A quick guide to dust extraction

Woodworking is an activity that does generate a lot of mess. If you mainly use hand tools, the shavings and sawdust tend to build up at a fairly manageable rate, and a quick sweep up at the end of the day can keep the workshop tidy. However once you begin using machinery, you suddenly become capable of generating a large quantities of chippings and sawdust that will quickly overwhelm the workshop. This is the time when you realise that you will have to buy some kind of dust extractor. The first consideration is to make sure that you are using the right extractor for the job.
What do I need?

There are basically two types: those with a low pressure and high flow rate, and those with a high pressure and lower flow rate. The former are used with machines which produce a high volume of larger chippings, and not so much fine dust, such as planers and moulders. They generally take the form of a twin bag machine, with an impeller being used to blow the debris into the lower waste sack, whilst the upper bag is used as a filter to trap the larger dust particles. They are efficient at dealing with large amounts of waste, though, due to their fairly crude filtration systems and low pressure, they cannot cope with fine dust. The second type of extractor is a vacuum machine. These operate by sucking air through filters to separate out the debris, as in a domestic vacuum cleaner. Because of their high vacuum pressure, far finer filters may be used enabling them to deal effectively with dust. They are used for fine dust producing machines such as sanders and routers. Do not try using a domestic vacuum cleaner for this job as it will rapidly become clogged and may well be damaged. Purpose made workshop vacuums must be used as they have a large filter area, industrially rated motors, and often incorporate useful features such as automatic switching, when used with portable power tools.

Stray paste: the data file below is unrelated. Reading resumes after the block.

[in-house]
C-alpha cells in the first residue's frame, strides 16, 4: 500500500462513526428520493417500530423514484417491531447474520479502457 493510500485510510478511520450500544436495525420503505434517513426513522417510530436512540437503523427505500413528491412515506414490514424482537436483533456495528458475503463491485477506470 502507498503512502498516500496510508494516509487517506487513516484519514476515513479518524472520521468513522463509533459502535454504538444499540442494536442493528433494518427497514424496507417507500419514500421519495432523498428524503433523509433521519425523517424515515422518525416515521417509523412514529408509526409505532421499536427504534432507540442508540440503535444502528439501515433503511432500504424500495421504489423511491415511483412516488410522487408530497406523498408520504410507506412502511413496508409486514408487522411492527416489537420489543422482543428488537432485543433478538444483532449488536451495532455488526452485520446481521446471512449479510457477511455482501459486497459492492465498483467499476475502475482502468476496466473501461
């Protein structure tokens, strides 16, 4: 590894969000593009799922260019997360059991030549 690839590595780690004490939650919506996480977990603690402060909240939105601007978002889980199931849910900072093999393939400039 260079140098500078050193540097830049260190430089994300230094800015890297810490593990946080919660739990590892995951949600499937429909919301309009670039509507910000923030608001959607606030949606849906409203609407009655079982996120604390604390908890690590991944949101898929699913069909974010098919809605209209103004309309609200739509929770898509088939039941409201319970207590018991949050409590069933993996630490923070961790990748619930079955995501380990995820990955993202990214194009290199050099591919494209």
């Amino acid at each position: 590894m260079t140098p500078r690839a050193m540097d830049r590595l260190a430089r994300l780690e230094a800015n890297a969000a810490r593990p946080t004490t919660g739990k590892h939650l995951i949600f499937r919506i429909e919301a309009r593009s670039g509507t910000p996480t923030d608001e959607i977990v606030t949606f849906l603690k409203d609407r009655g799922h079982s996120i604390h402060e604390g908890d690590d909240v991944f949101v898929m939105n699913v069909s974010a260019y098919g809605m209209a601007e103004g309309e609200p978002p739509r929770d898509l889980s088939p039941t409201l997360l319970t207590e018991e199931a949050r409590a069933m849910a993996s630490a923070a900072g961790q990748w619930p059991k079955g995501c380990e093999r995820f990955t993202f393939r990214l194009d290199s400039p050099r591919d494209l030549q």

Though these two types of extractor seem fairly well defined, there’s a small amount of crossover between the two. High capacity vacuum extractors are available that can cope with both fine dust and large volumes of chippings. These tend to be large and expensive and mainly suitable for use with fully installed systems. Chippings extractors are also now available with finer filters to contain the finer dust, though these are liable to reduce their flow rate and their efficiency suffers if connected to narrow hoses such as those used for power tools. Here we’re testing a selection of chippings extractors, some with fine dust filters. These are mobile machines designed to be pushed around the workshop and connected to each machine in turn, as required.